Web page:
There's not much to be said about the period except that most writers don't reach it soon enough.
—William Zinsser, On Writing Well, 1998
I describe myself as a writer and editor, but I often wonder if you can effectively be both. I work hard at both, though rarely at the same time. As a freelance writer, I have several colleagues I like to review my work. I think it's important to have that extra set of eyes and their input always strengthens my work. In turn, I give the same level of care and attention to those who ask me to edit.
There are two people to thank for teaching me the skill of editing. Ellen Walker was a chain-smoking newspaperwoman (in the spirit of traditional newspapermen) who put the fear of God in me, but also made me into a reporter. She took a chance on a young girl with five measly clips and taught her the ropes about being a reporter—asking the right questions, the impact of good photography, filling in the holes of the story, finding the larger issues at play. I am forever grateful to her for giving me my start. She had the ability to make me feel as if my chosen profession could not have been more ill-suited. And just when I was near giving up, she would come to me from behind her typewriter and say, "You nailed it, kiddo. Well done (while exhaling a steady stream of cigarette smoke)." It was just enough encouragement to keep me pushing harder. I wanted to make her proud of me.
The other editor, Brenda Lewison, was far more refined and her way with words is truly inspiring. I've seen her take copy that was pretty good and make it spectacular, with a simple shift in emphasis or stronger word choice. She was a born teacher and I'm grateful for the many hours in which she shared her passion for words with me.
I quoted the great William Zinsser at the beginning of this post. His book, "On Writing Well," is required reading for anyone who uses words (which is just about everyone). I've read my copy, now with yellowed pages and Post-It notes protruding from pages with my favorite passages, at least three times and think it time to read again. He's a writer's writer, but understood well the impact of a good editor.
"What a good editor brings to a piece of writing is an objective eye that the writer has long since lost, and there is no end of ways in which an editor can improve a manuscript: pruning, shaping, clarifying, tidying a hundred inconsistencies of tense and pronoun and location and tone, noticing all the sentences that could be read in two different ways, dividing awkward long sentences into two short ones, putting the writer back on the main road if he has strayed down a side path, building bridges where the writer has lost the reader by not paying attention to his transitions."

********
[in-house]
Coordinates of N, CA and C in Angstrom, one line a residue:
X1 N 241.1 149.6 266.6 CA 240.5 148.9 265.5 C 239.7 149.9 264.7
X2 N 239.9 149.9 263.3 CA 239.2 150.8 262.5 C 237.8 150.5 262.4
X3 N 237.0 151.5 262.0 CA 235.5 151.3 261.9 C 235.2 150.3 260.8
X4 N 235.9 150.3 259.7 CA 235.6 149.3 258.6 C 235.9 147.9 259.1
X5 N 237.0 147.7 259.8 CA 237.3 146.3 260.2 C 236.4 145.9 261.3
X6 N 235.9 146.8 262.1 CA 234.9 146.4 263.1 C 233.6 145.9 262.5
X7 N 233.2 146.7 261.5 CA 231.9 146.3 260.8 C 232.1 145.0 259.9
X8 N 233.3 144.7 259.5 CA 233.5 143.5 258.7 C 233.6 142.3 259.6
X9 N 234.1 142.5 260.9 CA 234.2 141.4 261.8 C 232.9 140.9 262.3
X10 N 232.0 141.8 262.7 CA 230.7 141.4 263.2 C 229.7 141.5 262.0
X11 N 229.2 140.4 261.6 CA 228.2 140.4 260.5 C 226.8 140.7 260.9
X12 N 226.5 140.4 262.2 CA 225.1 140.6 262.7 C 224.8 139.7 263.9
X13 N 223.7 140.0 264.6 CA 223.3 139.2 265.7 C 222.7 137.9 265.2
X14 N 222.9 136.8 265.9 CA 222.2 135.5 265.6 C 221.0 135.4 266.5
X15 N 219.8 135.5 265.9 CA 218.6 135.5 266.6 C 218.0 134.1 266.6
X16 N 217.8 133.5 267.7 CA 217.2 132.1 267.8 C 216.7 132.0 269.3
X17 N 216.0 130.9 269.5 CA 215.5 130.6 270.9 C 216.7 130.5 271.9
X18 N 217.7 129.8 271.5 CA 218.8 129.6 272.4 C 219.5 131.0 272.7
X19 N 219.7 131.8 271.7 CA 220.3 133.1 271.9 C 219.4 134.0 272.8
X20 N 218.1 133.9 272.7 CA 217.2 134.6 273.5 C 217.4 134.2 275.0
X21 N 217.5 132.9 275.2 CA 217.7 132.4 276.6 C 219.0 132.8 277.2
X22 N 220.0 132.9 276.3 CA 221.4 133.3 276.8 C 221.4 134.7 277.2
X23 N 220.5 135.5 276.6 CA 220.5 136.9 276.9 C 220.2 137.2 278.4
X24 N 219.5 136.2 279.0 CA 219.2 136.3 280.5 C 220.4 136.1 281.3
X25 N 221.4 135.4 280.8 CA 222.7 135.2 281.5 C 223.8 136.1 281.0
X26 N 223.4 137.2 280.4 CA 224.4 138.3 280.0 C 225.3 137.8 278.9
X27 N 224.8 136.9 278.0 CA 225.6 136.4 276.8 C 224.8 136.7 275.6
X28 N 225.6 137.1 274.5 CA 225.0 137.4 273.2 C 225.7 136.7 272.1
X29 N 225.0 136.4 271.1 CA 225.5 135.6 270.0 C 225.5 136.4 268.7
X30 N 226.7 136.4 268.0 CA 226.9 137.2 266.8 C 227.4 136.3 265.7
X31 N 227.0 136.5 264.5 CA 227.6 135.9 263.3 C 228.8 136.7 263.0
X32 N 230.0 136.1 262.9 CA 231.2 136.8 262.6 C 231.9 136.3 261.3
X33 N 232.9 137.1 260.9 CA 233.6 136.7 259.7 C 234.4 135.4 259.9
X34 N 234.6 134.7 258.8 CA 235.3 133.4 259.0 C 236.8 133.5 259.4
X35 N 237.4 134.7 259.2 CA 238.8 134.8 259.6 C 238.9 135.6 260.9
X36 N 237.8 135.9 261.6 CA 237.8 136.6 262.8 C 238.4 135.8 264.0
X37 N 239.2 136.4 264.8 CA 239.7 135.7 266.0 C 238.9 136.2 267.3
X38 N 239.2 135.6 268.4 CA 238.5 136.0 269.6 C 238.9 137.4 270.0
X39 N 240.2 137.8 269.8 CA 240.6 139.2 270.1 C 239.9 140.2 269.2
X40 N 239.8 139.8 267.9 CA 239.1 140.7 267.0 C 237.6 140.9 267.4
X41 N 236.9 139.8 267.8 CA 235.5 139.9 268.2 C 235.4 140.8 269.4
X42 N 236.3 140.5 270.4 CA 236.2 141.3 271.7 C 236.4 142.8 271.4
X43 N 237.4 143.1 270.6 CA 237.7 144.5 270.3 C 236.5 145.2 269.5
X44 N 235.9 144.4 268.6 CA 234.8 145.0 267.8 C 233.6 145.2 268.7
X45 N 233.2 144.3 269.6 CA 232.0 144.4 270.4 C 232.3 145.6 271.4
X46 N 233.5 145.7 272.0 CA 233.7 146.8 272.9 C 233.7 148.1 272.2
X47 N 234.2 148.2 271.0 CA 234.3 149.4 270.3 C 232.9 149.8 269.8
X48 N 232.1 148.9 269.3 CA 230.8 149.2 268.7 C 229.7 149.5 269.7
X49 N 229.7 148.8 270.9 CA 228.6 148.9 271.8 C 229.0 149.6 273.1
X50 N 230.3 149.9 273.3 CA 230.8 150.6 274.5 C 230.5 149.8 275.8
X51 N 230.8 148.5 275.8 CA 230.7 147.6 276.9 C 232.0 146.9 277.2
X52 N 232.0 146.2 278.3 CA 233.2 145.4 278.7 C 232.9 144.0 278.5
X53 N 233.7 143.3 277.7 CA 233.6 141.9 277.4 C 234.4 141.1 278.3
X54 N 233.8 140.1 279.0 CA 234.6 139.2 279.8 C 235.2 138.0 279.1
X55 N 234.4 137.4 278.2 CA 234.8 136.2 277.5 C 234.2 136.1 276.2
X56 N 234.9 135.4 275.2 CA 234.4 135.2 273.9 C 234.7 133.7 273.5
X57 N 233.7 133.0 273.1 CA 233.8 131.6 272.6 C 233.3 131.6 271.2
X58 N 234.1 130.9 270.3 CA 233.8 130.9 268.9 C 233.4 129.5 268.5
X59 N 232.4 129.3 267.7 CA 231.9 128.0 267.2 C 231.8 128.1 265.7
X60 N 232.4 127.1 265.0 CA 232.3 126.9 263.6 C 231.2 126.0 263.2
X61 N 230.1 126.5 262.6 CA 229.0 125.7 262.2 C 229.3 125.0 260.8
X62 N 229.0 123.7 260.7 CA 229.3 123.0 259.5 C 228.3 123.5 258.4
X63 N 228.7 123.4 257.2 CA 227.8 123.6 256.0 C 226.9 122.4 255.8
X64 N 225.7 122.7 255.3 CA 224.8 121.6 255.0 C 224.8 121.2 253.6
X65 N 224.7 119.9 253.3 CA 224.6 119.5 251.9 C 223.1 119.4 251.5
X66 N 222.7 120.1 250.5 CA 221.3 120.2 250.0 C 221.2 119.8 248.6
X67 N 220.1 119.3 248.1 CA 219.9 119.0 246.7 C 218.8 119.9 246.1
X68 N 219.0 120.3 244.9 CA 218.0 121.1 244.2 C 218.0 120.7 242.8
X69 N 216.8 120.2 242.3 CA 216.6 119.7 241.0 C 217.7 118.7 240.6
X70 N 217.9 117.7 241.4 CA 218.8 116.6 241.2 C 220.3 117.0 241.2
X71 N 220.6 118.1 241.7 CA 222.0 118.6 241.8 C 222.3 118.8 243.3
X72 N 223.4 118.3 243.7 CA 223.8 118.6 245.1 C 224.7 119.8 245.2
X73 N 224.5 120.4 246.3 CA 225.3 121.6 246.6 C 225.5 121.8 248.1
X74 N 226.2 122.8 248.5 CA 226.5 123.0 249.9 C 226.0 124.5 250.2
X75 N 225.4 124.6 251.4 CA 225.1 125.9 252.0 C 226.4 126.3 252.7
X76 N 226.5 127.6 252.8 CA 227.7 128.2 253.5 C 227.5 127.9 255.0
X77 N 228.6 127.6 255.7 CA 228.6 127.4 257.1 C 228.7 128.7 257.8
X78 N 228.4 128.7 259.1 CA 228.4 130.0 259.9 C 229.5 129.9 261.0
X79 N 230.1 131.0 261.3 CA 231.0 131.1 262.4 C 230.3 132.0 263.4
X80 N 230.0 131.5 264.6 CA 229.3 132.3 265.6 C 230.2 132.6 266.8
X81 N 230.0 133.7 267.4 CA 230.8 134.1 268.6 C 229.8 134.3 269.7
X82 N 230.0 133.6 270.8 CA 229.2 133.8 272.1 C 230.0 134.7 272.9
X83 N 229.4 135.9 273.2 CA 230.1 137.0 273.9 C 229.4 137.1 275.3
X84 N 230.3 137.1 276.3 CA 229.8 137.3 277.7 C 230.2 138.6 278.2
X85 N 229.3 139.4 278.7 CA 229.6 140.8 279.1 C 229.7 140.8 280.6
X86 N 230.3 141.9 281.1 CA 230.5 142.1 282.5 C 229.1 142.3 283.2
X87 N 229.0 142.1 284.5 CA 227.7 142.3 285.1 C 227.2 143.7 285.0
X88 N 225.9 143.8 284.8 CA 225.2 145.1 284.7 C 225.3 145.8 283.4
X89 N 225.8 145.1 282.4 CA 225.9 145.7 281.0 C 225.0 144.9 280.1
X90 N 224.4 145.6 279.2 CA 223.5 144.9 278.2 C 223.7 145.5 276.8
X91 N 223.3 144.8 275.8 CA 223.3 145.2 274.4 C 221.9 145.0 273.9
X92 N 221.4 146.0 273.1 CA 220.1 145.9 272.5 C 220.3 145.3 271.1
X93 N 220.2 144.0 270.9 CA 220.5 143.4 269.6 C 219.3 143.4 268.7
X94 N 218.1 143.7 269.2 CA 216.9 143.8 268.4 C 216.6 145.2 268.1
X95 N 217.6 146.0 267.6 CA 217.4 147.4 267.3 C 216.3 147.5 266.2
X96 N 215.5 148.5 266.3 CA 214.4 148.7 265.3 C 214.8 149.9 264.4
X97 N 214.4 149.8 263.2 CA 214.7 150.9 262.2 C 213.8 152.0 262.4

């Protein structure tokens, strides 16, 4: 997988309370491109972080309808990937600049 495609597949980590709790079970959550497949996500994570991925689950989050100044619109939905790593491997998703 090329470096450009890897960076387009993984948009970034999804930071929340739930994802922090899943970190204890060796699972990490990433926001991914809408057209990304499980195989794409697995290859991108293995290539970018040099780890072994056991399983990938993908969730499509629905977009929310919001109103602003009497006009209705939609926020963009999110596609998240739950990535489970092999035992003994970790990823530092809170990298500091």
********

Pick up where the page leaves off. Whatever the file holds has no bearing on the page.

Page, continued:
I've heard it said that a good editor can make a mediocre writer great, but a mediocre editor can make a good writer bad. I think that's true and I've seen it in my own career. As a writer and editor, I have immense respect for the audience. I think we owe it to them to deliver the very best, no matter the medium.
I'm often struck at those who snoot their noses at copy editing, many of whom reside in the business world ("that's only for newspapers" I've heard one consultant say). Well, I don't care if you're writing a newsletter, a sales letter, an annual report or a thank you letter, good grammar and clear writing will always prevail. I know the CEO of one large publicly traded company who writes amazingly well in his annual report. During our kids' baseball game recently, I asked about the quality of his annual report. "I do my own writing," he responded. I told him it was uncommonly good. He said if you're CEO of a company and you can't communicate well, you don't deserve to be CEO. I couldn't agree more.
One of my favorites places to visit on the Web is the Poynter Institute,even if it heavily emphasizes newspaper (while I work in magazine). Friday's post had a great piece titled, "Is Anyone Editing Their Copy?* Copy Editors take the fight against error and inaccuracy from print to the Internet. (*But shouldn't it be "his or her copy?)." It recommended several blogs on copy editing: Prints the Chaff, A Capital Idea and Copy Massage.
It also had a top 10 list that I love and have shared with my colleagues at my former job, where I was managing editor and asked to review all manner of words. It was signed simply, "With love, from Wendy."
1. We care deeply about accuracy and credibility.
2. We're here to help; we're not the enemy.
3. We're detail-oriented -- because readers are.
4. We have wide-ranging interests and expertise.
5. We ask questions because we don't have all the answers.
6. Ours is a difficult craft and we're working hard to improve. We know you're trying hard, too.
7. We love a good story. We're excited about good work. We're all journalists, after all.
8. We love to show grace and humor under pressure.
9. We fix mistakes, but we don't rub them in your face.
10. We might often be thought of as anonymous, but we never want to be voiceless.
11. We're often the people who carry a vision through to the end.
12. We accept the responsibility of being the last line of defense.
13. We do our very best work when we collaborate with our colleagues throughout the newsroom.
14. And as this started out as a Top 10 List, it's obvious that we can't write short either.
Happy writing—and editing!